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Salmon Arm council changes opening date for patios to help restaurants

Sidewalk and boulevard patios permitted to open immediately, effective April 6
The Hanoi 36 Restaurant built a patio in the spring of 2020 to seat customers on Hudson Avenue NE. (File photo)

City staff and council put the bureaucratic wheels into high gear on April 6, to help restaurants open sidewalk and boulevard patios immediately.

One week ago, in response to rapidly rising COVID-19 numbers, particularly in the Lower Mainland, Dr. Bonnie Henry, provincial health officer, announced that indoor seating would not be permitted in restaurants for three weeks.

That day, businesses in Salmon Arm began asking city staff when they could set up patios.

Kevin Pearson, the city’s director of development services, explained at council’s April 6 planning meeting that the city had created a policy for sidewalk and boulevard patios several years ago. It wasn’t until last year and the pandemic, however, that two businesses, Hanoi 36 and Shuswap Pie Company, set up patios.

At the planning meeting, council agreed to change the patio policy, which contains a May 1 start date, to April 6.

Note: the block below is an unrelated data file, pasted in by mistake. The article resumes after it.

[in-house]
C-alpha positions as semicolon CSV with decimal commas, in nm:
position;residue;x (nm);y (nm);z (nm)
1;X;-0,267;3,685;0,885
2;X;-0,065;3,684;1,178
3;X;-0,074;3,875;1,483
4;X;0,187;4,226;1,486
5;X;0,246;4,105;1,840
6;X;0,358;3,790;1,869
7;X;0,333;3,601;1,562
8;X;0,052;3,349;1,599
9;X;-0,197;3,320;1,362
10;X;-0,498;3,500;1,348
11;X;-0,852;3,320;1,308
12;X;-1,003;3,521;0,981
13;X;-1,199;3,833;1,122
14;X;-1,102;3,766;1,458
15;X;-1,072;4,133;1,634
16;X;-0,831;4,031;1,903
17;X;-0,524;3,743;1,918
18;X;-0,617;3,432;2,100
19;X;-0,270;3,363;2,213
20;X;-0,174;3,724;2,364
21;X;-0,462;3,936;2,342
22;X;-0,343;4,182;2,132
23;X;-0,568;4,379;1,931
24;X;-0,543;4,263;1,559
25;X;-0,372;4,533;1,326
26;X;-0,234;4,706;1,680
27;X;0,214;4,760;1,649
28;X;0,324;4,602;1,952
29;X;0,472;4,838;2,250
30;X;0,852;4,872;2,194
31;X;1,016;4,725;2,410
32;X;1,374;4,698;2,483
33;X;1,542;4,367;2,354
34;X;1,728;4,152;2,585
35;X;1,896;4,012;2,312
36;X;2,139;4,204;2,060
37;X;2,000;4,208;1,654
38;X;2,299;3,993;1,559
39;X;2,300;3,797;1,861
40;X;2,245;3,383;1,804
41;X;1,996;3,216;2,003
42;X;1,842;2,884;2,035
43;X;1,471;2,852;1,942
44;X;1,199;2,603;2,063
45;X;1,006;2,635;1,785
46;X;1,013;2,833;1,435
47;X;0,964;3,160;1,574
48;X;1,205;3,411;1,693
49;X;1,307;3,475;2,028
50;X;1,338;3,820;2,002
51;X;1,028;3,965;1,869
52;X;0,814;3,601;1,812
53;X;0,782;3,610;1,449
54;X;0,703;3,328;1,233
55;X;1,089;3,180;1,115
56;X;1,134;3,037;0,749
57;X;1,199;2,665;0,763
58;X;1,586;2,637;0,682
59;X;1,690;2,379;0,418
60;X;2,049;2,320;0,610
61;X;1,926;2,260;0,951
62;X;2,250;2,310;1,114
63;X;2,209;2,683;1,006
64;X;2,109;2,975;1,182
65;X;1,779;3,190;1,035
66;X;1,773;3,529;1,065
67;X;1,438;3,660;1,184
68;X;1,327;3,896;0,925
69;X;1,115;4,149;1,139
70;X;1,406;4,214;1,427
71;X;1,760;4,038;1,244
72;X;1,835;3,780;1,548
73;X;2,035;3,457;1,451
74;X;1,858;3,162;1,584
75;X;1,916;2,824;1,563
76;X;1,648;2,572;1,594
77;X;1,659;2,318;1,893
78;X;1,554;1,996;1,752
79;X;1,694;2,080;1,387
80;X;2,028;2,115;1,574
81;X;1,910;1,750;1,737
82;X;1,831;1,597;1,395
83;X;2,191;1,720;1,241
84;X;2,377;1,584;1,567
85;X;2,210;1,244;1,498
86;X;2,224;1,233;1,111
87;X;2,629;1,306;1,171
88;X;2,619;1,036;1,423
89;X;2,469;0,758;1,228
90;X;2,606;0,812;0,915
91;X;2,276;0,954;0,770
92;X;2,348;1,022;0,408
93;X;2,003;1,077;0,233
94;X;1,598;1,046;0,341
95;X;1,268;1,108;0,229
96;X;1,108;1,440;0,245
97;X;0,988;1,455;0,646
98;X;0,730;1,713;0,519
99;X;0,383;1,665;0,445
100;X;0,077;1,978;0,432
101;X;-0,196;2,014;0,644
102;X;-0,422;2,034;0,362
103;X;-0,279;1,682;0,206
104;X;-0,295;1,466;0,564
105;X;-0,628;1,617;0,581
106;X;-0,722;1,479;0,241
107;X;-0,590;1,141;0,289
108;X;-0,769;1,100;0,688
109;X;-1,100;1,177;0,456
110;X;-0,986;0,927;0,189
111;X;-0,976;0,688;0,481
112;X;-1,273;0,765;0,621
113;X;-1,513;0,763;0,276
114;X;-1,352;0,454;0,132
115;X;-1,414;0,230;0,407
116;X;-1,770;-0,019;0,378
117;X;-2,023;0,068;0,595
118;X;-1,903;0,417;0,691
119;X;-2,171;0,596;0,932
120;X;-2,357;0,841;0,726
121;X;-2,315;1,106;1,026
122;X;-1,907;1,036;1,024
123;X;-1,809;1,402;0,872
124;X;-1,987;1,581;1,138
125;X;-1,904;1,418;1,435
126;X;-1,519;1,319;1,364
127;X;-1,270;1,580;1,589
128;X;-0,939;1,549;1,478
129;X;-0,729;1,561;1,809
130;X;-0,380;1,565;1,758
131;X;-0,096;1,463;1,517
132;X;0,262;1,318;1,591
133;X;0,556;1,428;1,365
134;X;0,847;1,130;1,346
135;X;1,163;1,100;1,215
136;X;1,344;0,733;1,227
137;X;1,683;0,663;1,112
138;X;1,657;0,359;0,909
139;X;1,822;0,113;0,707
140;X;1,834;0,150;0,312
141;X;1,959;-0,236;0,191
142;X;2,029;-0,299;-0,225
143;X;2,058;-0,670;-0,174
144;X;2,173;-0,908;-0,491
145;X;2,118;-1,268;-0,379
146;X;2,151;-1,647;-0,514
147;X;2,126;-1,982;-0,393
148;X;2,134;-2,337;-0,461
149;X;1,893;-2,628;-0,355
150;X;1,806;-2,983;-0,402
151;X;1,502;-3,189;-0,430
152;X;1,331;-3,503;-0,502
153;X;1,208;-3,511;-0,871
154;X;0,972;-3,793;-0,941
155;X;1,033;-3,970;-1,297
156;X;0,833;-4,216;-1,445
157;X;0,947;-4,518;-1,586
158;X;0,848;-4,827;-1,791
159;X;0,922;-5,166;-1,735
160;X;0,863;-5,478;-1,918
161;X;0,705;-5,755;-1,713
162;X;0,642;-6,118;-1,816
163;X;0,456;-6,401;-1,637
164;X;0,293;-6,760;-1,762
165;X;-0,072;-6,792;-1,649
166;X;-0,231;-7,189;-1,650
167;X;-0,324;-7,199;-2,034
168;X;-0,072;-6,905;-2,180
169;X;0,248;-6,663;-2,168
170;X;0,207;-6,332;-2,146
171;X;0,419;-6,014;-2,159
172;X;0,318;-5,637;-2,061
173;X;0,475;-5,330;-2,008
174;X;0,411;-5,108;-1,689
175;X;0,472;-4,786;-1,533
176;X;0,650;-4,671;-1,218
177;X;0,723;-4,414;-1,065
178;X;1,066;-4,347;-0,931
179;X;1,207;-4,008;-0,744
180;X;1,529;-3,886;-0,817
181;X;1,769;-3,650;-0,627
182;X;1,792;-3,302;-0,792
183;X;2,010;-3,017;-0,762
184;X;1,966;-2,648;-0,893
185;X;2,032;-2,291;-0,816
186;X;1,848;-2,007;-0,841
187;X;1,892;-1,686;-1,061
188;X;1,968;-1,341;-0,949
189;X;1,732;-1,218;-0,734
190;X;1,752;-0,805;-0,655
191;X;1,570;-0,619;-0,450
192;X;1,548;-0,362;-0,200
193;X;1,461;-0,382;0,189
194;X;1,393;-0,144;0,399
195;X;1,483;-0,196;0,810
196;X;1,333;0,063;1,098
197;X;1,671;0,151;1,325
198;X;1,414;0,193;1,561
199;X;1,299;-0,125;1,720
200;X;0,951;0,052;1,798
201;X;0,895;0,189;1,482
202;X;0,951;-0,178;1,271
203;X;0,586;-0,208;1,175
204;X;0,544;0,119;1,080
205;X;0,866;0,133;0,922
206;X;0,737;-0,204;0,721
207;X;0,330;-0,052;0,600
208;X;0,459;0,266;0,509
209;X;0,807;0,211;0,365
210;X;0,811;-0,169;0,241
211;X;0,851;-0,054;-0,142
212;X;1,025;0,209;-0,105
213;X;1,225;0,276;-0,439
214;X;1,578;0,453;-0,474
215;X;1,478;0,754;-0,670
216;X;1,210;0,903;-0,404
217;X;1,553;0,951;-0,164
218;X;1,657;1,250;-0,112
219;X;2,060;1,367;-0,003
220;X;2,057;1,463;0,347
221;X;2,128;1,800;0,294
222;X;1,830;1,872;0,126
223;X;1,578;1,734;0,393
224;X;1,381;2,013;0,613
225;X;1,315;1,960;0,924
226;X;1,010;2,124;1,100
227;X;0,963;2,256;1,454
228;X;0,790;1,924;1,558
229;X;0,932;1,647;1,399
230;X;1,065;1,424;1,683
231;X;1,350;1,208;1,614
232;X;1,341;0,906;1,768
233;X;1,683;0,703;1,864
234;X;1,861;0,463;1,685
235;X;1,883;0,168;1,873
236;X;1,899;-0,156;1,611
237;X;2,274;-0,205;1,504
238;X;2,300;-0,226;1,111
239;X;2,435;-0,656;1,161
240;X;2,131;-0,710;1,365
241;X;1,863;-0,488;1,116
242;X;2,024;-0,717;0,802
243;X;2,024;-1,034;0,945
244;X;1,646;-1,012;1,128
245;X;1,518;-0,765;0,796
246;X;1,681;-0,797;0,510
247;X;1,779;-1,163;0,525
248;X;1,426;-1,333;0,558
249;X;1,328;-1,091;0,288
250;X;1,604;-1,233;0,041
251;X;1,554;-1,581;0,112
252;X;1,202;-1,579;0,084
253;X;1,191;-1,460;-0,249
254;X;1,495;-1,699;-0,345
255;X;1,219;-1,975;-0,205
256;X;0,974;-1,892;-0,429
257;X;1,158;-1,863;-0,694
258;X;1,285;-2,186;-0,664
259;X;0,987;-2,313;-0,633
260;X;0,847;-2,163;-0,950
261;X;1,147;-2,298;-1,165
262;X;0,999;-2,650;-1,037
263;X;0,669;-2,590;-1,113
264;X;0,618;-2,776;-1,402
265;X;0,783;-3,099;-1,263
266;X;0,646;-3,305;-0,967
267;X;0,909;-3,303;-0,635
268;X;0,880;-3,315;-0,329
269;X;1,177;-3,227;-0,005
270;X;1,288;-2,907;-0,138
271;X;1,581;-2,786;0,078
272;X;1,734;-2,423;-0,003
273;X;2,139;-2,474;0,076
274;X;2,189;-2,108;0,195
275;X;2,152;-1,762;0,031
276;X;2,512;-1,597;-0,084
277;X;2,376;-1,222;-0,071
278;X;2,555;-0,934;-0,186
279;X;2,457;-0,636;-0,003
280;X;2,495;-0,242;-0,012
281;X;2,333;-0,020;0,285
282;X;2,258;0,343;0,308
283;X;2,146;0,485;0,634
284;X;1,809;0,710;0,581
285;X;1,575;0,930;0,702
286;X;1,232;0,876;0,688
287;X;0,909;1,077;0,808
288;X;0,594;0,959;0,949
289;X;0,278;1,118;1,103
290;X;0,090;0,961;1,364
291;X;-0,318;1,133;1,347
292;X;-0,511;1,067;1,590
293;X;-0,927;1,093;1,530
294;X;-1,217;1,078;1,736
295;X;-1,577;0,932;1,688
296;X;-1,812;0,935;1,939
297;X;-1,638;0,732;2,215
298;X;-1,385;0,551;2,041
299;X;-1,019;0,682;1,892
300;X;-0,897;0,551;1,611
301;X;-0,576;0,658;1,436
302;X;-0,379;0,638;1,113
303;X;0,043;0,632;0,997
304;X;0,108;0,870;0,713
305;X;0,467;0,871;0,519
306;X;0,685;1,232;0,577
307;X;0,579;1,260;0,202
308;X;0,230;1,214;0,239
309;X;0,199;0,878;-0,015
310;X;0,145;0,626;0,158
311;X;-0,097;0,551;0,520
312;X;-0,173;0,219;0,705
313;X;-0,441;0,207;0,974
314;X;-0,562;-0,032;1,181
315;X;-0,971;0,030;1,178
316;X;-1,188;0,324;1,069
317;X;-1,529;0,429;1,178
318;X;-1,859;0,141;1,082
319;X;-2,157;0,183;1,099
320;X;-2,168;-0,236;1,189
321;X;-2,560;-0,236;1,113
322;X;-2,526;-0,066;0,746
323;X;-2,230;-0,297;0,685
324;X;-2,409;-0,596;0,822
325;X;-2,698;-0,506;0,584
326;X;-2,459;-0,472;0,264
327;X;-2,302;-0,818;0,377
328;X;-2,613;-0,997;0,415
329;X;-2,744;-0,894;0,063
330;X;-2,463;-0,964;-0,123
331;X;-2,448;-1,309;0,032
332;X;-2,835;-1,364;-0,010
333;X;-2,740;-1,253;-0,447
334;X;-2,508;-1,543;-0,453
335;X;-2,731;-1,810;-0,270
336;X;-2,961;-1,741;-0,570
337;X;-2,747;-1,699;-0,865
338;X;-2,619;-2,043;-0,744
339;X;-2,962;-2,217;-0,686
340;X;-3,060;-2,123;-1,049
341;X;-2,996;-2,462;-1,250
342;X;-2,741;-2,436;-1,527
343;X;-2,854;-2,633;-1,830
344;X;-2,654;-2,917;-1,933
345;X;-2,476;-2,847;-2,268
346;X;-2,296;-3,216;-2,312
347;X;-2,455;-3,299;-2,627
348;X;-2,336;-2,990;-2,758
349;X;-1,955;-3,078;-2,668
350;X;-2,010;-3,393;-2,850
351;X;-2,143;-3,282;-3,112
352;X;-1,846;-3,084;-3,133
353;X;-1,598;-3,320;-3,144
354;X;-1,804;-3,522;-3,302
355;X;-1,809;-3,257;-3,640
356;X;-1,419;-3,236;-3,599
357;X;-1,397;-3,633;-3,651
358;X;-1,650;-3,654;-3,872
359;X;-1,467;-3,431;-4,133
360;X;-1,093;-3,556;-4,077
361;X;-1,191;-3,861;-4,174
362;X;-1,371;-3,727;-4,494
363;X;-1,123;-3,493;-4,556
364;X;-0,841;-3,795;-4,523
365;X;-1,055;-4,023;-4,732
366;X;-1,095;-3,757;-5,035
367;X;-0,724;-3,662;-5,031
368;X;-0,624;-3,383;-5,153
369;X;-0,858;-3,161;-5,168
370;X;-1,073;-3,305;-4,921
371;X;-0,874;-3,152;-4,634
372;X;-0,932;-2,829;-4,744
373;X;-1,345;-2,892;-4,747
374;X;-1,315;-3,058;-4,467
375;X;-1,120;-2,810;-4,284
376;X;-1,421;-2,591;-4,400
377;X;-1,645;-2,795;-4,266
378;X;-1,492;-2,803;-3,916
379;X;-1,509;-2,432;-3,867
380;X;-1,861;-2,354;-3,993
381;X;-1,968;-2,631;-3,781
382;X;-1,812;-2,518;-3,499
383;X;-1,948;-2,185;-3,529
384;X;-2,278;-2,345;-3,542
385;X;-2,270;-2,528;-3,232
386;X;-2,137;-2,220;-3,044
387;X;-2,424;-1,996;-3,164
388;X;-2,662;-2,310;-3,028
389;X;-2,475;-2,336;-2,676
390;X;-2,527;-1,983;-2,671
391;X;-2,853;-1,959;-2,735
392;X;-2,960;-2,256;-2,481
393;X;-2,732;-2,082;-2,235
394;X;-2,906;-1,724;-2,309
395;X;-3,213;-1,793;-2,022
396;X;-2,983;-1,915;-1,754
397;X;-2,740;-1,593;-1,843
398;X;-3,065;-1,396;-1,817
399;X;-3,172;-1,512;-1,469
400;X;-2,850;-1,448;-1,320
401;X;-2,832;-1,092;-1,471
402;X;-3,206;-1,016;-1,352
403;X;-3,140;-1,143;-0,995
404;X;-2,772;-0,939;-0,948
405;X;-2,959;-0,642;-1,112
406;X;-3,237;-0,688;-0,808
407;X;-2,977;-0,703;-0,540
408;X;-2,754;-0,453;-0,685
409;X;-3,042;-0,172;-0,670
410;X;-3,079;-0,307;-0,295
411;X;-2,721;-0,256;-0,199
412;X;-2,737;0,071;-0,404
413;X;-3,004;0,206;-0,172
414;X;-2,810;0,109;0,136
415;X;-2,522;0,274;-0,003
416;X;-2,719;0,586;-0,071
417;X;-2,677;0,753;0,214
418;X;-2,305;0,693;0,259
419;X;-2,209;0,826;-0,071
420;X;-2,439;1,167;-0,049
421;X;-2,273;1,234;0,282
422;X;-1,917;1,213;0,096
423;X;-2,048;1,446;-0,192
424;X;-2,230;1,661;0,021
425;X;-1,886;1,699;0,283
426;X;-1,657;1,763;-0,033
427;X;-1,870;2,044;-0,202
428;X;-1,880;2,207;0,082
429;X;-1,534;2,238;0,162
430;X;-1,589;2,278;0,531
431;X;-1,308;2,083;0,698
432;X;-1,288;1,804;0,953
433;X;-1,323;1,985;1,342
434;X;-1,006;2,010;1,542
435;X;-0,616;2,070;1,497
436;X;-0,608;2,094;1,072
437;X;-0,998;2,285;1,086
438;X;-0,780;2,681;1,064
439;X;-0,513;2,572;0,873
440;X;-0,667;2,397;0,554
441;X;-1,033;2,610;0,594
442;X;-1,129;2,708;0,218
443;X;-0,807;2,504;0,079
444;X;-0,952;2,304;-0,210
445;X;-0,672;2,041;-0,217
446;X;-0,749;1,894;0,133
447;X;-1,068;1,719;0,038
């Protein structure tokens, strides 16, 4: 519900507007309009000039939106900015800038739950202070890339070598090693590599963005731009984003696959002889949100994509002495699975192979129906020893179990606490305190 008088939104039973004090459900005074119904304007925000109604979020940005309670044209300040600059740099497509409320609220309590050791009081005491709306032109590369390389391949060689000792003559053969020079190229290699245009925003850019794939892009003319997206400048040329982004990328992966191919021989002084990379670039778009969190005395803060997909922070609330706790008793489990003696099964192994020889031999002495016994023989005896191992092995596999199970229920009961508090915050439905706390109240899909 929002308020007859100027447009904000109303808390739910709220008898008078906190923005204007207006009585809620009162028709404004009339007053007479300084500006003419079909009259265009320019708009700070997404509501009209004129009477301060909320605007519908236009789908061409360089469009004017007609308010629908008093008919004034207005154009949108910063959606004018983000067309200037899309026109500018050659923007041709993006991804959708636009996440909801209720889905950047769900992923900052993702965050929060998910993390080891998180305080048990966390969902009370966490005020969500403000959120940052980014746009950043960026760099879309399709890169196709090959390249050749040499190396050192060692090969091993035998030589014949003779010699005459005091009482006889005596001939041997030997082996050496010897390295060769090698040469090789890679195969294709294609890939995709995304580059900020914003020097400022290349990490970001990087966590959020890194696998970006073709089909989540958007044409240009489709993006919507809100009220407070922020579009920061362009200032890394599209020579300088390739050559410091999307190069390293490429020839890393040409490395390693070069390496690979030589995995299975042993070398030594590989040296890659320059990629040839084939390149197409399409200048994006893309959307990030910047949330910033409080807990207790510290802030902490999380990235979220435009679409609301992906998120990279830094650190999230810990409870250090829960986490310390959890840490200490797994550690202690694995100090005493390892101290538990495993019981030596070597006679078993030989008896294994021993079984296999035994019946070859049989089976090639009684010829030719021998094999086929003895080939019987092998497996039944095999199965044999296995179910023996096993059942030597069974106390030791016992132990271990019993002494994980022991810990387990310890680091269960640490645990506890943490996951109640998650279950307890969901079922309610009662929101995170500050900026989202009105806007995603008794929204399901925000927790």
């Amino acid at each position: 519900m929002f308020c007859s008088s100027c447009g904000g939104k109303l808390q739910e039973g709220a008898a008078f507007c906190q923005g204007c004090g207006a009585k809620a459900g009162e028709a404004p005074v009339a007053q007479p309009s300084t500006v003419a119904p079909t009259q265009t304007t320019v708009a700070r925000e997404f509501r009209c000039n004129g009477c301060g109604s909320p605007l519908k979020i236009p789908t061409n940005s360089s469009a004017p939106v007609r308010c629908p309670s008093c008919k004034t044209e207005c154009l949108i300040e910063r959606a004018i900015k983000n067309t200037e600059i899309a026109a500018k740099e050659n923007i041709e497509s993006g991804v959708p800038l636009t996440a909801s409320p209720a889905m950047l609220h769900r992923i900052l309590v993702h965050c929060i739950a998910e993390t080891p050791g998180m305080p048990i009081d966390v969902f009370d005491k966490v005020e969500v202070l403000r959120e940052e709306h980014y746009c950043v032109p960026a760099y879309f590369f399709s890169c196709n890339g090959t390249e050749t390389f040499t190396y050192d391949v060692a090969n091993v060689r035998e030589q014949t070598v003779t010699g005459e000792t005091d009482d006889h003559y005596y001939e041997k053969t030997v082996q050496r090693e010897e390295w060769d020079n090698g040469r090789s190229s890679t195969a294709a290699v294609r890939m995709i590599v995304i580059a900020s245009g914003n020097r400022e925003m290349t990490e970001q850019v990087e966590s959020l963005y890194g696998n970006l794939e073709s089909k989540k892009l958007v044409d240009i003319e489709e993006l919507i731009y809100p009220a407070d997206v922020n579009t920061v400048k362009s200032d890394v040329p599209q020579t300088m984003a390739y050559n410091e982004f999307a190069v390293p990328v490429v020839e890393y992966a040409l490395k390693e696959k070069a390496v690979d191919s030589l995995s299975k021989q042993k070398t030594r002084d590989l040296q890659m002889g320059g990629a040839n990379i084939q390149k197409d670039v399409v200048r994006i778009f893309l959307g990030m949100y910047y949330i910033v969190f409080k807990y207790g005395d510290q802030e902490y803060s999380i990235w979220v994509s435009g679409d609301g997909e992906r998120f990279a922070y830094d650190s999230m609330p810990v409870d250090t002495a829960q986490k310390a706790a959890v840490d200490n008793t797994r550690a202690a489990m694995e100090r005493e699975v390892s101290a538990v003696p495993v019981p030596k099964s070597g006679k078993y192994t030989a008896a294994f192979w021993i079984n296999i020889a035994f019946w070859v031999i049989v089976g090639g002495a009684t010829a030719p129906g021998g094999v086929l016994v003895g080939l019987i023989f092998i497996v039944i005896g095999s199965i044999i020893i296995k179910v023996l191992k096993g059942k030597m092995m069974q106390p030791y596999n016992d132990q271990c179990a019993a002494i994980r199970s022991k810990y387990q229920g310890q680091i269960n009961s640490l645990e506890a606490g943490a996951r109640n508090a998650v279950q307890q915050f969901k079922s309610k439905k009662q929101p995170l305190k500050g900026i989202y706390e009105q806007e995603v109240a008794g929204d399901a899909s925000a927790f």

Read more: New COVID-19 rules prompt Salmon Arm restaurateurs to push for early patio season

Read more: B.C. stops indoor dining, fitness, religious service due to COVID-19 spike

Pearson explained that in order for the city to have a temporary policy, it must include start and end dates. May 1 was deemed appropriate due to weather conditions and giving city workers time to clean up the streets after winter.

However, snow left early this year and workers have already swept Hudson Avenue and Shuswap Street, he said.

Coun. Debbie Cannon asked about businesses on Alexander on Friday evenings and Saturdays when the street is closed. City staff confirmed the street, in that case, is considered a sidewalk.

Coun. Kevin Flynn said he thinks it would be good if Downtown Salmon Arm is aware council encourages use of the closed plaza.

Developer/property owner Bill Laird voiced a thank you to city crews on behalf of merchants.

He said he called the city prior to the long weekend because business owners were wanting to get patios up. The public works crew responded immediately, sweeping the streets and emptying the garbage cans.

“So we were pretty shiny for our Easter weekend,” he said.
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Martha Wickett

About the Author: Martha Wickett

came to Salmon Arm in May of 2004 to work at the Observer. I was looking for a change from the hustle and bustle of the Lower Mainland, where I had spent more than a decade working in community newspapers.
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